We all know that parents mean well, but well, sometimes they just get in the way. Asked whether parents can hurt their children’s chances of admission at the recent Unigo/Wall Street Journal On Campus program entitled, “Inside the Admissions Office”, Seth Allen of Grinnell quipped “I’ve met many parents I’d like to admit!”
The “Inside the Admissions Office” webcast brought together deans from Bryn Mawr College, Grinnell College, Marquette University, Princeton University, University of Pennsylvania, University of Vermont, Wesleyan College and Williams College for an interactive session where parents and students from across the country submitted questions and received answers directly from the source.
Parents need to strike a balance of being a good partner but not overstepping over the boundaries. In their zeal to assist their students in achieving their college dreams some parents are contacting the college too frequently, impersonating their sons and/or daughters on the telephone, answering questions for them in meet/greet situations, completing their applications, over-editing or even writing their essays, deciding where to apply and just over-managing the entire process. Beth Wiser, Dean of Admissions at the University of Vermont said that once they are on campus “students will need to work through issues themselves and the application process is a great place to start to practice that.”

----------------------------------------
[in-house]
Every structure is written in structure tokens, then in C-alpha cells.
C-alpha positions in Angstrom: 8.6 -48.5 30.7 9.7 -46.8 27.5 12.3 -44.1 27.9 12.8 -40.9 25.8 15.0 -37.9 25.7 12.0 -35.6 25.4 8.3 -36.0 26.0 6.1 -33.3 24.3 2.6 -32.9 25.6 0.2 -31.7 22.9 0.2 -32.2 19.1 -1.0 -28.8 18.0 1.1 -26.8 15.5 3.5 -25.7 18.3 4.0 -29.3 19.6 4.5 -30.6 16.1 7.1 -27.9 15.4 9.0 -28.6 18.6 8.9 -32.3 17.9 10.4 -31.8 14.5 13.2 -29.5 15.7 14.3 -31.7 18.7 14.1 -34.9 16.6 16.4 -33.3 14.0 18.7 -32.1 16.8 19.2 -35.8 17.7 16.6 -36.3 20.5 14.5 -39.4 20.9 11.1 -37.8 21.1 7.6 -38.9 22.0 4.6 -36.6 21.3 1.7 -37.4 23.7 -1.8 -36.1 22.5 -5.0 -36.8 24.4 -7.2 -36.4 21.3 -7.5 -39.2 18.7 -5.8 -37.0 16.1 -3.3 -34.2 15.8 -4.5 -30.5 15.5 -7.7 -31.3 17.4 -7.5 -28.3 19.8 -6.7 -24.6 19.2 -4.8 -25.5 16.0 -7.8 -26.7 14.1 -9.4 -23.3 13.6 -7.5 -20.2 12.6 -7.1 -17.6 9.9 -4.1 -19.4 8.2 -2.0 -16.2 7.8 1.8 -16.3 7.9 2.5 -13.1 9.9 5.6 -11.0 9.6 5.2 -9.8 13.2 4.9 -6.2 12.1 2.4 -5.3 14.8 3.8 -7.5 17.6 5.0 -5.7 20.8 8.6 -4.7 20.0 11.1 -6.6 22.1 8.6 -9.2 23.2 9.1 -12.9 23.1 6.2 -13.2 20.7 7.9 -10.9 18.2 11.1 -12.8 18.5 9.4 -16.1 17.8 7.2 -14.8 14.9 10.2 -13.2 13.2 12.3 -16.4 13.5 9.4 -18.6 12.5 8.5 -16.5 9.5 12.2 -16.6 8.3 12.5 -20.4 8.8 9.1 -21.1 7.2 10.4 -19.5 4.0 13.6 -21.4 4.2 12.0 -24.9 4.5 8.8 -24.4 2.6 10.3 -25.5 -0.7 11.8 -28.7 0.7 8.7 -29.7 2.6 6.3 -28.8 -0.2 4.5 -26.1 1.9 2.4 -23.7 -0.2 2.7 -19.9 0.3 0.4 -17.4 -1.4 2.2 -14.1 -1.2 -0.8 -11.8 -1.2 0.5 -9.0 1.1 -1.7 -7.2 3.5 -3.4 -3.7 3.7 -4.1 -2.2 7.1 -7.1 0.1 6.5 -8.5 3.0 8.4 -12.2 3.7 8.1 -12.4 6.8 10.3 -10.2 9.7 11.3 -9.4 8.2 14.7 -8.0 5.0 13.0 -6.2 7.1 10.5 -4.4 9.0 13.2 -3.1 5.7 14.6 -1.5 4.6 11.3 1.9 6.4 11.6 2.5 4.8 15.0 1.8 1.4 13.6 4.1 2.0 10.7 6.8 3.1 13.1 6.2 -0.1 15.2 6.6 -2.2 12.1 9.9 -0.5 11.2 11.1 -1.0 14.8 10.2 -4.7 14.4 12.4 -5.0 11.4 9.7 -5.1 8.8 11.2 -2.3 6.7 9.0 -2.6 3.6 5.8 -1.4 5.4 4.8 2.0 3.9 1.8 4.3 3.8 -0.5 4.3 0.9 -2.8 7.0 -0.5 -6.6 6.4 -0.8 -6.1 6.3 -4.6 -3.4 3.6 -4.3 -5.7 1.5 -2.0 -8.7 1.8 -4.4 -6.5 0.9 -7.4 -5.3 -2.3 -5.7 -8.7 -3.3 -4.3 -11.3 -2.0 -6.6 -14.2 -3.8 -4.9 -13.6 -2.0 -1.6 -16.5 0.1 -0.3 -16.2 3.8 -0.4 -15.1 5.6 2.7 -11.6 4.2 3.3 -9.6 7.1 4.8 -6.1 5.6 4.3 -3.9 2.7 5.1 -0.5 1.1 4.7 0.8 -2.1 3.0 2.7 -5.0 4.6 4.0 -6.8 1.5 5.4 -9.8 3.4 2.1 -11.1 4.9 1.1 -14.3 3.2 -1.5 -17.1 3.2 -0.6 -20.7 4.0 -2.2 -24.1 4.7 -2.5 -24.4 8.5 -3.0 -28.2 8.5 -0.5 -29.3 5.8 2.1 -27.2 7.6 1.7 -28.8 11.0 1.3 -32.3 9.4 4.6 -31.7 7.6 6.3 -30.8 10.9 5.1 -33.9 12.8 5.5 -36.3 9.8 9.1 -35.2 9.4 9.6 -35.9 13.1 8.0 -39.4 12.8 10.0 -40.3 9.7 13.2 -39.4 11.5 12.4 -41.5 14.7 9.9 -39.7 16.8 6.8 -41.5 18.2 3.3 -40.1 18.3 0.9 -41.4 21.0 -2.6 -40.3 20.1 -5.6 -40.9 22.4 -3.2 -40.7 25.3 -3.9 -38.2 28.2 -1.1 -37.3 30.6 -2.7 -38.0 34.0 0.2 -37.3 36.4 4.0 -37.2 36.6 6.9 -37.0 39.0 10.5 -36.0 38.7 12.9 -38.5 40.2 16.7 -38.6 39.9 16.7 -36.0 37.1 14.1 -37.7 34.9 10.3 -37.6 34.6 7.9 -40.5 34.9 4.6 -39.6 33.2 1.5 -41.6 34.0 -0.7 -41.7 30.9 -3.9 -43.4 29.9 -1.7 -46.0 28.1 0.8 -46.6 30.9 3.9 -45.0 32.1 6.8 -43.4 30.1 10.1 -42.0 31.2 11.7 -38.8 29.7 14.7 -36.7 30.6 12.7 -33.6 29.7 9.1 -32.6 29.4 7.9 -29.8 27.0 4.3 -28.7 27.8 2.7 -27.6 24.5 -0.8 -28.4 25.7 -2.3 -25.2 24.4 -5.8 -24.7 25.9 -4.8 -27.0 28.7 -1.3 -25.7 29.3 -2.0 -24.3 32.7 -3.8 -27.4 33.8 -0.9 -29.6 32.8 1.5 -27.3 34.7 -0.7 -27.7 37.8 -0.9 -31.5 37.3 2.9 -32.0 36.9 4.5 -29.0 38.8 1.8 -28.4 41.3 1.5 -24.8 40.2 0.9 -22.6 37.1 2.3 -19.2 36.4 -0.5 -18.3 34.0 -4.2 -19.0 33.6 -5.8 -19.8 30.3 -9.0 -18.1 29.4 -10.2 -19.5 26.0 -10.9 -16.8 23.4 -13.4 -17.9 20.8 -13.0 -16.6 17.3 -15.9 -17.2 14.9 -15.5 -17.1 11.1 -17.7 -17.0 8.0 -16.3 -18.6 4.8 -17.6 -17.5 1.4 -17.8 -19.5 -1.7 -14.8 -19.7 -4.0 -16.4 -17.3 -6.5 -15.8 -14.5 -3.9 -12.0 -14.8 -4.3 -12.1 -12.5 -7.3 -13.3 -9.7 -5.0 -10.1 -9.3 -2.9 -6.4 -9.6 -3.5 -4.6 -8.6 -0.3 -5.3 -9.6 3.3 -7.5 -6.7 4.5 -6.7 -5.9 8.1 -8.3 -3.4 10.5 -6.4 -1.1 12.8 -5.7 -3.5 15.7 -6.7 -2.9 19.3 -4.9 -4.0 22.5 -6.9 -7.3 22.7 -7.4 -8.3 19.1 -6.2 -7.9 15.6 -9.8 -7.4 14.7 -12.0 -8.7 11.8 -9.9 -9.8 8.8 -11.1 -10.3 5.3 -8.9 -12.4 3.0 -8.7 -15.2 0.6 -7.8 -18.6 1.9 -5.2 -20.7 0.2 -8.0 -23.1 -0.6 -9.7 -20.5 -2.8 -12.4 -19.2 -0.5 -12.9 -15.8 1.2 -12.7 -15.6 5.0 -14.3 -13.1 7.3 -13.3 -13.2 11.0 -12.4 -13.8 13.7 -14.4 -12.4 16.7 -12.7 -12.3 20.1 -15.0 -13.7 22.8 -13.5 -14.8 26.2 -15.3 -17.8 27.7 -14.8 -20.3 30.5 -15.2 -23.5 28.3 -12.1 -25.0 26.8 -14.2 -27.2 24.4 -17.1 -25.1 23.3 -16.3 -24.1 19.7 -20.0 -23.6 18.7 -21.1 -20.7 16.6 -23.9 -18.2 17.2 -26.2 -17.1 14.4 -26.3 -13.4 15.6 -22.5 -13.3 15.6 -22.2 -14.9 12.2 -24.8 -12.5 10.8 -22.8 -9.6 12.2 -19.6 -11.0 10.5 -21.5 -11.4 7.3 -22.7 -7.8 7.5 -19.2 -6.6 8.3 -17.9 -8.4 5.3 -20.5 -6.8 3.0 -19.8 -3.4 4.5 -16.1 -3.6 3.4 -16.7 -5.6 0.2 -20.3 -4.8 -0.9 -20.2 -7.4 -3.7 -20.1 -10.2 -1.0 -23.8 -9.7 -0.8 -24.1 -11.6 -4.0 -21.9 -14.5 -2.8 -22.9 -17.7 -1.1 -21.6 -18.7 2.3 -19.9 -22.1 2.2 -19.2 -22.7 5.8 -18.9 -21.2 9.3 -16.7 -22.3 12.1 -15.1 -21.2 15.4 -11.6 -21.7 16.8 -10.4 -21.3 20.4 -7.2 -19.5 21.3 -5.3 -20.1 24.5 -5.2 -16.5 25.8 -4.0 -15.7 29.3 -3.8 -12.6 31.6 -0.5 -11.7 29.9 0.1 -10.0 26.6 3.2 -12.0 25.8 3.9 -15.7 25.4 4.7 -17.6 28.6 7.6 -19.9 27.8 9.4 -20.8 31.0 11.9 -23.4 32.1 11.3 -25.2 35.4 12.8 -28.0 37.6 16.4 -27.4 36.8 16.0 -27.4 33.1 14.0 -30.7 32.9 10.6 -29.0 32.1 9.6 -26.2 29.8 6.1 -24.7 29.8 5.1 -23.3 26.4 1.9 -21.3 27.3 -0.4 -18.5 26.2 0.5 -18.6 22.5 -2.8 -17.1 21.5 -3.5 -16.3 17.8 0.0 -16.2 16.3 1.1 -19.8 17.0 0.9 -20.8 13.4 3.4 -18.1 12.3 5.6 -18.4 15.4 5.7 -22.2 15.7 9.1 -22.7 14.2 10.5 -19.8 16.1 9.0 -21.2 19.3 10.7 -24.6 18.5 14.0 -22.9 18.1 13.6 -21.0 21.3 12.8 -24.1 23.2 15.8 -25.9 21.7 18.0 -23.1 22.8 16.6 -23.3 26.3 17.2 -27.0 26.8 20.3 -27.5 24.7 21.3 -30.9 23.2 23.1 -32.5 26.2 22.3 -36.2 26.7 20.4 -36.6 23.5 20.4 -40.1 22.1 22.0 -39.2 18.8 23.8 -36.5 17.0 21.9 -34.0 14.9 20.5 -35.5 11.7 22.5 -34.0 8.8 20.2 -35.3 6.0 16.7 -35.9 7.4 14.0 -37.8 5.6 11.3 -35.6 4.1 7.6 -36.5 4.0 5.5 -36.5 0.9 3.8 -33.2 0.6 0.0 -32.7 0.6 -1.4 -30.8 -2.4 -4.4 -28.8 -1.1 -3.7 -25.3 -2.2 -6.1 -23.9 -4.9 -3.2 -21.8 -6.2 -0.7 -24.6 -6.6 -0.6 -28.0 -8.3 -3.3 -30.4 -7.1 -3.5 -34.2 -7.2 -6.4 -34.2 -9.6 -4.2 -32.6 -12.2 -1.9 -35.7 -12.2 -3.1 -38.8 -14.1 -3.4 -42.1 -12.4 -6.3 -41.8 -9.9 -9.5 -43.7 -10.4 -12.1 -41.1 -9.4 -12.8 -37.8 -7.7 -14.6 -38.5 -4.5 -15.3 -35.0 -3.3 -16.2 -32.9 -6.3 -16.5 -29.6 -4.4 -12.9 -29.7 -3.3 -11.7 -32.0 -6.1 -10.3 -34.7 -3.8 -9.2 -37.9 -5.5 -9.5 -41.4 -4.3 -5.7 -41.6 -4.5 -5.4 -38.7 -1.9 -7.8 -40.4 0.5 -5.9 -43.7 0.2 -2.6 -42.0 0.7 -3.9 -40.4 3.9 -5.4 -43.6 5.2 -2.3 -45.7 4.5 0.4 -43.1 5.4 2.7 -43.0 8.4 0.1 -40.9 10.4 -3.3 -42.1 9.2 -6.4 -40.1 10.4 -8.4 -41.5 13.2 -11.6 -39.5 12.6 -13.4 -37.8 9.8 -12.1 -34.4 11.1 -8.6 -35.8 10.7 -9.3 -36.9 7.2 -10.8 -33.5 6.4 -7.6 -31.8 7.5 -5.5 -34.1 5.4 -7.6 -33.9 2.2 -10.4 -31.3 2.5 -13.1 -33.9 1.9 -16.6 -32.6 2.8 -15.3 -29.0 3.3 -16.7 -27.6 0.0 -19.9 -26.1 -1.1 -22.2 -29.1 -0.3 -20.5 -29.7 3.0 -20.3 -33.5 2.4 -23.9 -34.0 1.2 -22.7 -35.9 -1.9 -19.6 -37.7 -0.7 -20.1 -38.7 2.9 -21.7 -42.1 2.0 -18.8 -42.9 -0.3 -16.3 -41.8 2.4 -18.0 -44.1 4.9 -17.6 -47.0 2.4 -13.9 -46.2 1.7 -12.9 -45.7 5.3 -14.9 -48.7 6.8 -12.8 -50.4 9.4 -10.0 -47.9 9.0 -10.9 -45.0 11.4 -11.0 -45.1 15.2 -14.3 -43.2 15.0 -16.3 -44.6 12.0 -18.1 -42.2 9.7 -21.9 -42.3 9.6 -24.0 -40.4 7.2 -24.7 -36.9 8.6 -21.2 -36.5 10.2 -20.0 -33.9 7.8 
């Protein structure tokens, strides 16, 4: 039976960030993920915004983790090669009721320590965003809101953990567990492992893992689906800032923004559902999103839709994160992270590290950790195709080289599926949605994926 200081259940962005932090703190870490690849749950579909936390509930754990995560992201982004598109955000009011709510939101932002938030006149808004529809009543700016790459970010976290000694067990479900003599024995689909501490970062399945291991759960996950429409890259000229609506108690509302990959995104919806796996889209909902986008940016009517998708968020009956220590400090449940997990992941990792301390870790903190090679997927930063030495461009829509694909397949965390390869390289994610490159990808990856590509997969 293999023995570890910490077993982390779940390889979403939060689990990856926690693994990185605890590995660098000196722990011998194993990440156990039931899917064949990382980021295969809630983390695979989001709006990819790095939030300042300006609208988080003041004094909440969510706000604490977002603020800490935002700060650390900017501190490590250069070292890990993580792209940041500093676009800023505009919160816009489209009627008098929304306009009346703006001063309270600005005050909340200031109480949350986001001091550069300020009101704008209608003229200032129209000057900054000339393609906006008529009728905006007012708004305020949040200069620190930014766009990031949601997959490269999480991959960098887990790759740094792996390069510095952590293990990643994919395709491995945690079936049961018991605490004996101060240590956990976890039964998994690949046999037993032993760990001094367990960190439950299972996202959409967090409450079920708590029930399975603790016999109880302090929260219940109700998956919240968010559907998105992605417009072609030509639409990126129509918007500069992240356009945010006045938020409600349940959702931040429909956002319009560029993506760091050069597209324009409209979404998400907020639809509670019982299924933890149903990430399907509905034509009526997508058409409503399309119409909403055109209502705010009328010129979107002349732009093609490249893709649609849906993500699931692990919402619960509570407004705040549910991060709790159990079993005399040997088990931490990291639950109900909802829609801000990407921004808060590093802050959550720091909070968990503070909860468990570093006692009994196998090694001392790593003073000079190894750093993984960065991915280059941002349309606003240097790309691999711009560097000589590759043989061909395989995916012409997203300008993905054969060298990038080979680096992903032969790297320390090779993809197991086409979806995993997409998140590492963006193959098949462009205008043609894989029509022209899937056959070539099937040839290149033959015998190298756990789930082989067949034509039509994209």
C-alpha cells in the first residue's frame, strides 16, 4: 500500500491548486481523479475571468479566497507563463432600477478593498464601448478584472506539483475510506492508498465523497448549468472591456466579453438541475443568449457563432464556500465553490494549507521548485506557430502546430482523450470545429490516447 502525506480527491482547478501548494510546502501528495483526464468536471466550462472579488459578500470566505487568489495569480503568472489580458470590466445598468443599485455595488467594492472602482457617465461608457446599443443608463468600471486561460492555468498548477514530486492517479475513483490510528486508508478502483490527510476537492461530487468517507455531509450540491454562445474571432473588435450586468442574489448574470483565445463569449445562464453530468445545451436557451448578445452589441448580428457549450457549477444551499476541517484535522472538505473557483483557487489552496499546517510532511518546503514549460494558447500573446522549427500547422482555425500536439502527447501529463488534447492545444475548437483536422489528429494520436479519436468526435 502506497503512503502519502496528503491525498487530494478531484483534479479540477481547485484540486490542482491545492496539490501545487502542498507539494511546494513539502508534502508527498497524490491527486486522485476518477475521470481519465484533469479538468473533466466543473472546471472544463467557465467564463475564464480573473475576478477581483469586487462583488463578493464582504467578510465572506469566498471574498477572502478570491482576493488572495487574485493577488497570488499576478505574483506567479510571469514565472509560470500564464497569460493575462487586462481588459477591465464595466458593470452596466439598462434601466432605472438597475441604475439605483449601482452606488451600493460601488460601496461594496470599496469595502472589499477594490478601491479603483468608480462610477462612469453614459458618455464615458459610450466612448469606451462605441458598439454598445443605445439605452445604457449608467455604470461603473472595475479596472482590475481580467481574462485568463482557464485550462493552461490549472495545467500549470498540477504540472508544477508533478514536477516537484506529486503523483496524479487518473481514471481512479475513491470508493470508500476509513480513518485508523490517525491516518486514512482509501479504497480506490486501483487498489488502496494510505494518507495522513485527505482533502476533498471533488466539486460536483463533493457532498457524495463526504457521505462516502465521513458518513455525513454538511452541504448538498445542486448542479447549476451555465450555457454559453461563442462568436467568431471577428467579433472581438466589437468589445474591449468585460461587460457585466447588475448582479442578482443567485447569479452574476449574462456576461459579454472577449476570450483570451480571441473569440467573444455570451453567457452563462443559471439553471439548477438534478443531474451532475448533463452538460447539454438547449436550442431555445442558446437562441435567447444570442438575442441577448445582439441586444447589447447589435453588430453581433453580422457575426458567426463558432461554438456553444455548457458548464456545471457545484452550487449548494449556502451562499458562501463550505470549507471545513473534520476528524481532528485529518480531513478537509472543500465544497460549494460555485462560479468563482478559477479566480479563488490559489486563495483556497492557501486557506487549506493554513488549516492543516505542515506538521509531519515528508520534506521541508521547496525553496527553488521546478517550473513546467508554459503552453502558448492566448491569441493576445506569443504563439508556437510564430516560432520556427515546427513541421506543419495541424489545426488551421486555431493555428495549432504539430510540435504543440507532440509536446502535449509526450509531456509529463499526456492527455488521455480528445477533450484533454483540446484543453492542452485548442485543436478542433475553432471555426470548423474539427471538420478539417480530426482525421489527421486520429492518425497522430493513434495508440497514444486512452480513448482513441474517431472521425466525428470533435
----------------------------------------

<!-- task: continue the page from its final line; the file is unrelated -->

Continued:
Students that allow mom and/or dad to be over-involved can suffer because they lose their voices in the process. They often end-up at colleges that their parents wanted them to attend or the most prestigious school they were accepted to as opposed to the college that represents the best fit for them academically and socially.
Freshmen with hovering “helicopter parents” have been described by college deans as “crispies” – students who are already burned-out and over-programmed even before stepping foot on campus and “teacups” – students who seem so fragile that they might shatter at the tiniest stress.
Parents are footing the bill for college in most cases so they have a right to be involved but here are some suggestions on how to be part of the process but not take over:
· Encourage your student’s ownership of the entire college admissions process. It might seem easier for you to do everything from scheduling the campus visits to researching colleges to filling out the applications but it is much more productive for the student and impressive to the admissions office when the student actually takes the initiative.
· Talk frankly about financial expectations.
· Allow them to dream but still stay grounded in reality. Support their choices and let them know it is his or her decision and not yours.
· Manage your own anxiety.
· Be their cheerleader from the sidelines.
· Stop talking and actively listen to their needs and wants.
Watch the entire Unigo/Wall Street Journal webcast at: www.unigo.com